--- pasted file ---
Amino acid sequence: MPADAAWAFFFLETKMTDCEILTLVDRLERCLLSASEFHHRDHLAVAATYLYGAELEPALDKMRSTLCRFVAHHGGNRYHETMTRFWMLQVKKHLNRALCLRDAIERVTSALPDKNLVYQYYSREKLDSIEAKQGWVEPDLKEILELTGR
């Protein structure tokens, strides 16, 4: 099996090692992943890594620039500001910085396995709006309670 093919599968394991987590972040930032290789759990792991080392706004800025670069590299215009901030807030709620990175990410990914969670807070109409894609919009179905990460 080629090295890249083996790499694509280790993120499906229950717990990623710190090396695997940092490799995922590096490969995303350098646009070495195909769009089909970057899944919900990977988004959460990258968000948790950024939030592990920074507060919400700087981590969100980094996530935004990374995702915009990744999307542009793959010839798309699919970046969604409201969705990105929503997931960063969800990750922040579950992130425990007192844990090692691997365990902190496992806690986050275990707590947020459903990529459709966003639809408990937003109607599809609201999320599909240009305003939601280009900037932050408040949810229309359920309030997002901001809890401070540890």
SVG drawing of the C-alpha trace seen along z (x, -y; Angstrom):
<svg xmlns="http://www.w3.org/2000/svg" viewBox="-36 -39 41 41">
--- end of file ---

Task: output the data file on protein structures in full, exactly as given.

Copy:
Amino acid sequence: MPADAAWAFFFLETKMTDCEILTLVDRLERCLLSASEFHHRDHLAVAATYLYGAELEPALDKMRSTLCRFVAHHGGNRYHETMTRFWMLQVKKHLNRALCLRDAIERVTSALPDKNLVYQYYSREKLDSIEAKQGWVEPDLKEILELTGR
């Protein structure tokens, strides 16, 4: 099996090692992943890594620039500001910085396995709006309670 093919599968394991987590972040930032290789759990792991080392706004800025670069590299215009901030807030709620990175990410990914969670807070109409894609919009179905990460 080629090295890249083996790499694509280790993120499906229950717990990623710190090396695997940092490799995922590096490969995303350098646009070495195909769009089909970057899944919900990977988004959460990258968000948790950024939030592990920074507060919400700087981590969100980094996530935004990374995702915009990744999307542009793959010839798309699919970046969604409201969705990105929503997931960063969800990750922040579950992130425990007192844990090692691997365990902190496992806690986050275990707590947020459903990529459709966003639809408990937003109607599809609201999320599909240009305003939601280009900037932050408040949810229309359920309030997002901001809890401070540890």
SVG drawing of the C-alpha trace seen along z (x, -y; Angstrom):
<svg xmlns="http://www.w3.org/2000/svg" viewBox="-36 -39 41 41">